This week, The Wall Street Journal reported that YouTube will be making a play for the ad dollars usually reserved for major TV networks. YouTube, owned by Google Inc. since 2006, has proven an effective place for marketers. In a recent survey of U.S. consumers, more than 73% said they were more likely to make a purchase after watching a video. Not only that, a staggering 96% of viewers said online videos helped them make a purchasing decision. Video marketing hasn’t just proven effective for helping web-surfers shop, it’s also an invaluable tool for building brand awareness. From the same survey conducted by Animoto, 71% of respondents said watching video content left them with a positive impression of a particular brand. What accounts for the uptick in the impact of online video marketing? The answer’s simple. Sites like YouTube, Hulu, and other online video services are where more people are going for content these days. A whopping 94% of consumers view online video content on their home computer at least once a week. Added to that are the growing numbers of mobile users who view and share online videos from their smartphones and tablets. YouTube knows this and plans to seize the opportunity.
In their biggest marketing move since the company began running pre-roll spots in 2009, YouTube is dedicating ad time across the service until an advertiser’s target audience is reached. In addition, YouTube will reserve ad space for its top-performing shows to advertisers who pay in advance. These are tried and true methods for advertising on television but are a first for the online video-sharing juggernaut. It’s a bold move for YouTube and a boon for marketers who may have another outlet at their disposal as Yahoo readies its own video service.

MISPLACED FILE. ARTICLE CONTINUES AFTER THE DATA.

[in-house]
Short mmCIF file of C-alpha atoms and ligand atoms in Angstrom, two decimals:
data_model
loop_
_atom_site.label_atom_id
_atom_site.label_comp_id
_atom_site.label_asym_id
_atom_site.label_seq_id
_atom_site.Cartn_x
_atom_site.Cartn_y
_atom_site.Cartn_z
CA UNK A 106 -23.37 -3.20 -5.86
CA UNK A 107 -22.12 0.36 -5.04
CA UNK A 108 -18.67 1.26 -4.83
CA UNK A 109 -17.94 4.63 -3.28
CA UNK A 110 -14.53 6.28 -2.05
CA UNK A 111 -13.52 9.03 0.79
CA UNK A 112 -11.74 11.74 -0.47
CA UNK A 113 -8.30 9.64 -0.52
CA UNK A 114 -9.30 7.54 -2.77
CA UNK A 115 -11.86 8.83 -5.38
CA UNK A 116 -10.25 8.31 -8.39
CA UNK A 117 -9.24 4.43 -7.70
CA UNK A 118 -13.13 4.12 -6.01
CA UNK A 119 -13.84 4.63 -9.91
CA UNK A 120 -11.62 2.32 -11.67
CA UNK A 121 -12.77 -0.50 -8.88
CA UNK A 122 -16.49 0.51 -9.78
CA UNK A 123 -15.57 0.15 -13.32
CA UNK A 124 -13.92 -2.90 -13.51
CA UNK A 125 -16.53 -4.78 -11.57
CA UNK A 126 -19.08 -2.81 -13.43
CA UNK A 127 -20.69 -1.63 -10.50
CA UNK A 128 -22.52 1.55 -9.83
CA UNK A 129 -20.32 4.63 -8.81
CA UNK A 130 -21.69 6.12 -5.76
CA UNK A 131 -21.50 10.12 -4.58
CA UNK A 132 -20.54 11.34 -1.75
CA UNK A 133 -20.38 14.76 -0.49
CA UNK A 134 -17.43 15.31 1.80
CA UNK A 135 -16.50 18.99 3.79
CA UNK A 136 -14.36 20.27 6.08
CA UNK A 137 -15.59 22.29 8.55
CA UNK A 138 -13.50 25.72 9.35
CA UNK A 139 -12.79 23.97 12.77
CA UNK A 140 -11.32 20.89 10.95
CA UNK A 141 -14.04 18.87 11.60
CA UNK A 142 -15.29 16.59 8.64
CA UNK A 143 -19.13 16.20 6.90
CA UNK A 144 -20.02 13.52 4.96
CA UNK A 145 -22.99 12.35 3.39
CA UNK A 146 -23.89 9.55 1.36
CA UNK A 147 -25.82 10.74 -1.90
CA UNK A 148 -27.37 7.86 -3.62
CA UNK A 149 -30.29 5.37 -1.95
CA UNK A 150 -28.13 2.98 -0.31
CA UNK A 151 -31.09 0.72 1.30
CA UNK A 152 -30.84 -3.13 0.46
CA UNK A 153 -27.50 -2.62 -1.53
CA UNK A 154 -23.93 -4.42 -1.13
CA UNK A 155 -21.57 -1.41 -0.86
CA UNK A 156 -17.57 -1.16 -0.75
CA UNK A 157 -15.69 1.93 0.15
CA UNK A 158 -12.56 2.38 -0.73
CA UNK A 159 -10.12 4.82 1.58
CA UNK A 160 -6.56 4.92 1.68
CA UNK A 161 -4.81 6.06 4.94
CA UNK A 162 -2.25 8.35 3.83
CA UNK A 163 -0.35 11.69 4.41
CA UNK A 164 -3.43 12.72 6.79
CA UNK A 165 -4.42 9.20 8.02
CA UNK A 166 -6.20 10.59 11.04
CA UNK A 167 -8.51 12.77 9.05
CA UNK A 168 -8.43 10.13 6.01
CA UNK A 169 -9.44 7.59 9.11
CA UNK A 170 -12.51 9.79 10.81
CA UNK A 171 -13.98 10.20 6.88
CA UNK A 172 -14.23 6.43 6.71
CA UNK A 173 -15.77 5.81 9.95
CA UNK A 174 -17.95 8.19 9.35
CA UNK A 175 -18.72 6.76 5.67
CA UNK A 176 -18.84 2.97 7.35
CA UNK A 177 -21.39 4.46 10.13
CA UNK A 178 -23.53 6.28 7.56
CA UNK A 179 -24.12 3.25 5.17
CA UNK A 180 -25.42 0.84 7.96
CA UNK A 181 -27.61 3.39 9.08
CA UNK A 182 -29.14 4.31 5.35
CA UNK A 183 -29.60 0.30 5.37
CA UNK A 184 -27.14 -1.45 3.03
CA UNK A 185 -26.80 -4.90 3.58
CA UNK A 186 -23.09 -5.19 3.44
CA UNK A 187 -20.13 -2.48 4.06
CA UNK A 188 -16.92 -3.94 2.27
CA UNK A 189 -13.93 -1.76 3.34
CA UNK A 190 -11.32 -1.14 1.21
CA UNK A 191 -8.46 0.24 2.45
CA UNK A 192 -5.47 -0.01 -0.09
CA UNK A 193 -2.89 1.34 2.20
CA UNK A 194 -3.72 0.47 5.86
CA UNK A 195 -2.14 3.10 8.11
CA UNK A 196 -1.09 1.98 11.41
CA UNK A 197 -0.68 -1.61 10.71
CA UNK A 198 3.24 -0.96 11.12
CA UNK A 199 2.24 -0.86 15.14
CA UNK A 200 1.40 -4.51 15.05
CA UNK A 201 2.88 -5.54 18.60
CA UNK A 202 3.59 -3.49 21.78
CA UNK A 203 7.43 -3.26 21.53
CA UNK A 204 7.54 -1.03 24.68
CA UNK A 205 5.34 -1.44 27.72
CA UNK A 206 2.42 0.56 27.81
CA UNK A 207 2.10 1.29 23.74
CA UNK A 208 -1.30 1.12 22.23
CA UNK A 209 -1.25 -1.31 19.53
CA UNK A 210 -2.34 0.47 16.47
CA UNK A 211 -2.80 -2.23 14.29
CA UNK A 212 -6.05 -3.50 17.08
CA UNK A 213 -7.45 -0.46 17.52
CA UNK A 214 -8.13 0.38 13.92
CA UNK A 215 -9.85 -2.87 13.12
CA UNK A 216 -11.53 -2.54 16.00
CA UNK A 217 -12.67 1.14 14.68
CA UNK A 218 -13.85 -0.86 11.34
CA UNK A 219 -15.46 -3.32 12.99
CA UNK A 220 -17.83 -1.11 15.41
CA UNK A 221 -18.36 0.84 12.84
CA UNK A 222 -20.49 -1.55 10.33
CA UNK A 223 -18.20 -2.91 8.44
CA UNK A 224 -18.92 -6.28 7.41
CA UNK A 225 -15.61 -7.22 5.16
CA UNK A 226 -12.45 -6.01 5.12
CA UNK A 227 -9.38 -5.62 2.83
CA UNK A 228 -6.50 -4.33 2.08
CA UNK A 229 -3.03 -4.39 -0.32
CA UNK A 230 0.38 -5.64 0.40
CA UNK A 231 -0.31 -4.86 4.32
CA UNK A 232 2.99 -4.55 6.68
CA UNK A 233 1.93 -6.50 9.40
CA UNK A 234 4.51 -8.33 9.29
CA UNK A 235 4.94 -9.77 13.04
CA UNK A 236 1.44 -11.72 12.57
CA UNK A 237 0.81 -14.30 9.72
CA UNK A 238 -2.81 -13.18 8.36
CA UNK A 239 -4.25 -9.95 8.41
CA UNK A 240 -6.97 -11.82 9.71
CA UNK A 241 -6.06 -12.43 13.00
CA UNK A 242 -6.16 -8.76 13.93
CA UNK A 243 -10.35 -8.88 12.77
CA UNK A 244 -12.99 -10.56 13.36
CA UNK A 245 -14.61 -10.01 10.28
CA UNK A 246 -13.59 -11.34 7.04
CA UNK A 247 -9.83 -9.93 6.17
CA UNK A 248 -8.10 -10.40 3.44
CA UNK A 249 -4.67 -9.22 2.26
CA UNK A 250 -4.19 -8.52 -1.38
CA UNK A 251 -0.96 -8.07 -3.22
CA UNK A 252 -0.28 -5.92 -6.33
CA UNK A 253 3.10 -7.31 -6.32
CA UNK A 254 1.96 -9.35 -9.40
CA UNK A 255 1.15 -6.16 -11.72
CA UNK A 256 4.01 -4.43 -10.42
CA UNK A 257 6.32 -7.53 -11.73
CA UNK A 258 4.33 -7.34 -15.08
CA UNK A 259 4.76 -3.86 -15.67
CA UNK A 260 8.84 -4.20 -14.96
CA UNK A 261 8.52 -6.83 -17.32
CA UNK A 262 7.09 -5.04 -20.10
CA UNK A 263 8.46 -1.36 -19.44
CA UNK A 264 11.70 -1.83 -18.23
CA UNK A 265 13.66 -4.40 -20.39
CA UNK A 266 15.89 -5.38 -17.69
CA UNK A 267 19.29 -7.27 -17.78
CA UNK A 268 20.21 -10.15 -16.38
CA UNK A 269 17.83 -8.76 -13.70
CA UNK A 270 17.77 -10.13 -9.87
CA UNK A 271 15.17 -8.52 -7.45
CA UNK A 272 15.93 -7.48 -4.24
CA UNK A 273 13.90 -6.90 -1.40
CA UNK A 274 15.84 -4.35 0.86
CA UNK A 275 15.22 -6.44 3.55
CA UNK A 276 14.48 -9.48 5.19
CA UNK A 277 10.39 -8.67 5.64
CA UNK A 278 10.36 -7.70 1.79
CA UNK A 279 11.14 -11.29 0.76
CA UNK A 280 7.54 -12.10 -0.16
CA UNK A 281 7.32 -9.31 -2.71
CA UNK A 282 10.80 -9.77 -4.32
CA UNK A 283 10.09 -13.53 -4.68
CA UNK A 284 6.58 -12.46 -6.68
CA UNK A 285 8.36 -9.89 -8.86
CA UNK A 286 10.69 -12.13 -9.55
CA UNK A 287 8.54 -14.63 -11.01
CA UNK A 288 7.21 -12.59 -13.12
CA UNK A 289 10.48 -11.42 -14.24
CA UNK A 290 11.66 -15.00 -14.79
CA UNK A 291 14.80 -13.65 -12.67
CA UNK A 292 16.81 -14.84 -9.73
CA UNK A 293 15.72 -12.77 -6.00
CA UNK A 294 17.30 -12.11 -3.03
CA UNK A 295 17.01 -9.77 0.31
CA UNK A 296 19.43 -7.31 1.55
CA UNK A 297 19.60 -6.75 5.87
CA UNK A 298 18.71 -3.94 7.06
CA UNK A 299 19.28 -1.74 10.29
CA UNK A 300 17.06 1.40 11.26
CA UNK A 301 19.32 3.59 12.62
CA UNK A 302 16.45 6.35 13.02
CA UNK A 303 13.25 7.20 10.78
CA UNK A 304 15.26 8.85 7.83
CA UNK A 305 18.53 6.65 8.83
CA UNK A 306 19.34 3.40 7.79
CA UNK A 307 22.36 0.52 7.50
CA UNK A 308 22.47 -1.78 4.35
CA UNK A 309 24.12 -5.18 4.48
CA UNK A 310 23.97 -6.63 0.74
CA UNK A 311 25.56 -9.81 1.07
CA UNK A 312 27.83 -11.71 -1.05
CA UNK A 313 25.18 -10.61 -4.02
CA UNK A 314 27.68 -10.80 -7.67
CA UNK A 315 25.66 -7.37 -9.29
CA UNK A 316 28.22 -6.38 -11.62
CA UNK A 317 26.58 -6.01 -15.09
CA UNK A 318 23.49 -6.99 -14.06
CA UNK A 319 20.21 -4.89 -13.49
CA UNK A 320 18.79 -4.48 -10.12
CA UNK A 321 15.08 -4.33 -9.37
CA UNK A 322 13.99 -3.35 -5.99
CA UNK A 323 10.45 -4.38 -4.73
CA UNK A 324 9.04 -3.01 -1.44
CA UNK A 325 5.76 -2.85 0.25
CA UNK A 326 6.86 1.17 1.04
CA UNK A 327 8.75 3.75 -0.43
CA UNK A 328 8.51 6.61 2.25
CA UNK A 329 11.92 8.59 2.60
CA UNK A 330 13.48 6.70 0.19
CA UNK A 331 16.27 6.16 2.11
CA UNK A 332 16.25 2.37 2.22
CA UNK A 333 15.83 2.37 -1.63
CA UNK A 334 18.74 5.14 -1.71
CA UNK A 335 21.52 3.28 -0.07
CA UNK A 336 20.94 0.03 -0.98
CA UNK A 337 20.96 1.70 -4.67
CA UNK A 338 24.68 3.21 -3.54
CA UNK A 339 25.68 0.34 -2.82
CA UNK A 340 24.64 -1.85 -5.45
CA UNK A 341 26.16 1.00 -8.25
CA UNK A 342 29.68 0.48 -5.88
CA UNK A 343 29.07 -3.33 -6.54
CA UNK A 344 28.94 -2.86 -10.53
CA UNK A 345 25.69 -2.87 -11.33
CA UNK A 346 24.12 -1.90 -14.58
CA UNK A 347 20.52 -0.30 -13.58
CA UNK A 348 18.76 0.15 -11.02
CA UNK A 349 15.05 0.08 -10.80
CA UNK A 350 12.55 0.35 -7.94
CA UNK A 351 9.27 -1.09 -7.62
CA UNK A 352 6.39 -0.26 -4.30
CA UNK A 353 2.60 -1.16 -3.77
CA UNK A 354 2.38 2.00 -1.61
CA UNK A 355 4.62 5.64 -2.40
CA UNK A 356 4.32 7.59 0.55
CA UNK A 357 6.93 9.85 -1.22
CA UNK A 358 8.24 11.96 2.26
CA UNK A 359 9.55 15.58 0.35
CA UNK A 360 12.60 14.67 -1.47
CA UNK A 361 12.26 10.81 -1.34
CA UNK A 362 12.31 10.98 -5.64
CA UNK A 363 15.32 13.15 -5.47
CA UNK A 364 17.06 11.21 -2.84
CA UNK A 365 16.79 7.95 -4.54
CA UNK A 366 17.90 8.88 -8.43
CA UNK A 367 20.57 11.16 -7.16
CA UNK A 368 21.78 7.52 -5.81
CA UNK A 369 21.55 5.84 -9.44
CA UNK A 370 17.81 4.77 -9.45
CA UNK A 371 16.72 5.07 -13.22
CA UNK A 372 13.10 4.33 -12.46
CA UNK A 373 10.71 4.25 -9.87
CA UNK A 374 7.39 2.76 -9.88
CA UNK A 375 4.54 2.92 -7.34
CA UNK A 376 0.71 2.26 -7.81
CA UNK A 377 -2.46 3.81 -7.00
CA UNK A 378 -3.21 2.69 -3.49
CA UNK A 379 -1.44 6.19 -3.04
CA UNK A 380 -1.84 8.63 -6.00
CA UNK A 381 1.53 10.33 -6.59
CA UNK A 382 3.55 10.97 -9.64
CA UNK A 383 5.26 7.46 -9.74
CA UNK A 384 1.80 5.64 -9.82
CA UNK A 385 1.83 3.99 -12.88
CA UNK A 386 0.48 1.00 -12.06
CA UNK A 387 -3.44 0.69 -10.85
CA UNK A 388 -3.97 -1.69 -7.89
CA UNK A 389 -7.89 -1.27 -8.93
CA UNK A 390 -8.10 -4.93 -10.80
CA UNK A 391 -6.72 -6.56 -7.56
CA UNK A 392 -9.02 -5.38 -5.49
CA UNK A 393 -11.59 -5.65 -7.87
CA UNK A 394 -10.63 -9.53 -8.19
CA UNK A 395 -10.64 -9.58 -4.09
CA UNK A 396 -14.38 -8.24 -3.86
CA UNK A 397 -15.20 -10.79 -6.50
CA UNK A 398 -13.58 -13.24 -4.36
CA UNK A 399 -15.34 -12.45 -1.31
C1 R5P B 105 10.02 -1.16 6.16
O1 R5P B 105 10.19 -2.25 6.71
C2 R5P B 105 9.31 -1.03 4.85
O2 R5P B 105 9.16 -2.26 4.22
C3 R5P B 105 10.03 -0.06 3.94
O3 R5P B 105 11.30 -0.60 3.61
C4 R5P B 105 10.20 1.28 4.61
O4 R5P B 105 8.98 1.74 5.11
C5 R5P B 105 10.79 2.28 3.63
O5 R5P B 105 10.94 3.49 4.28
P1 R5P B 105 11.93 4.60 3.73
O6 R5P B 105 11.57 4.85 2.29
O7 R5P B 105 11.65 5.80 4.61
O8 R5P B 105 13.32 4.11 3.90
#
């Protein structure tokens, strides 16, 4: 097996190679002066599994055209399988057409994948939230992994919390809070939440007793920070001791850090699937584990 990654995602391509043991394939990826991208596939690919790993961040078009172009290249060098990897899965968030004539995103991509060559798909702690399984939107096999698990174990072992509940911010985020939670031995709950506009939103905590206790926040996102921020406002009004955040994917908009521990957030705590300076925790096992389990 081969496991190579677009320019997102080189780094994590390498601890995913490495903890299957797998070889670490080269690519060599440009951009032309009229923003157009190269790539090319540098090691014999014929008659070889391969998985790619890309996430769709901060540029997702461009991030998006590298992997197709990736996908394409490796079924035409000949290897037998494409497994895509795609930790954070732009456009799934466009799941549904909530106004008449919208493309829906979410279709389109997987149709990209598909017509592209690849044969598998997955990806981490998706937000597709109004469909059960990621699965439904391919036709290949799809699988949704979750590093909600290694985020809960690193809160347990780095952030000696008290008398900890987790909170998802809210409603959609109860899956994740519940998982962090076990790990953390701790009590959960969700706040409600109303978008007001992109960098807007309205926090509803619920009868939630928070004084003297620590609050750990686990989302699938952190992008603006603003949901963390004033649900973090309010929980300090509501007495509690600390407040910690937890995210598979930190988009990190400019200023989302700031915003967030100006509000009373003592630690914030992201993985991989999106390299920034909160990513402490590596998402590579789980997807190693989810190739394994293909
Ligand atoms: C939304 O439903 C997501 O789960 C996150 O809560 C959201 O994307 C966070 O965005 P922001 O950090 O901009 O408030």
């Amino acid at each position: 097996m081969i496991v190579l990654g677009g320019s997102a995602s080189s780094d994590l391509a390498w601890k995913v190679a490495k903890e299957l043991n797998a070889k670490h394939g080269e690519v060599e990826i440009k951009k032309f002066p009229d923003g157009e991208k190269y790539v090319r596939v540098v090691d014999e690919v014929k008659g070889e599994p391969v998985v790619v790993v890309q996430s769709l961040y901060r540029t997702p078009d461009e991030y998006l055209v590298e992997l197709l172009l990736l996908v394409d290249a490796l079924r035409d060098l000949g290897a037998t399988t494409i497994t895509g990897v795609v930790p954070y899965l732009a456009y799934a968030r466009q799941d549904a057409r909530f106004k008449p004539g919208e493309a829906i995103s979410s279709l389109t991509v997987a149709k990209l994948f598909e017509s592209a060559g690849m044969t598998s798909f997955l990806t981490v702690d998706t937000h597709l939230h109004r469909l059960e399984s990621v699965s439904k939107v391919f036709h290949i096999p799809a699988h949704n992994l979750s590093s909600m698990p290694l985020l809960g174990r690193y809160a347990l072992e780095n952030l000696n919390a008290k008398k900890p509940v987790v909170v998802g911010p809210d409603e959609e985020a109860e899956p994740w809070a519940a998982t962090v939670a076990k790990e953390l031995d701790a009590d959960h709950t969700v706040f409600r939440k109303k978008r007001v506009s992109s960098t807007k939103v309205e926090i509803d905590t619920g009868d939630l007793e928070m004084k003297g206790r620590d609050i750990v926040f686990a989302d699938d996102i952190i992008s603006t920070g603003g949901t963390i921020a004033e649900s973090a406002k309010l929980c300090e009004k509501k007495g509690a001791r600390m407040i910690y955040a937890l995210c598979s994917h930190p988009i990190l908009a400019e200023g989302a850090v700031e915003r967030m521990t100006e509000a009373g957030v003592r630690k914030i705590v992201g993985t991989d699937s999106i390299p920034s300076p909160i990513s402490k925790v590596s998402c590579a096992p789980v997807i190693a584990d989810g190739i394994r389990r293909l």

According to re/code, Yahoo continues its rebuilding process under the direction of CEO Marissa Mayer with the development of a competitor to YouTube. How’s this good for marketers? Yahoo plans to offer competitive economics, increasing the amount of ad revenues or even guaranteeing ad rates on videos. Not only that, the latest reports indicate Yahoo will allow content creators the ability to sell their own ad space, independently.
The world of online video continues to grow and, with it, the marketing possibilities. Audiences are engaging with content like never before and companies like YouTube and Yahoo, as well as content creators, are taking the opportunity to win over consumers.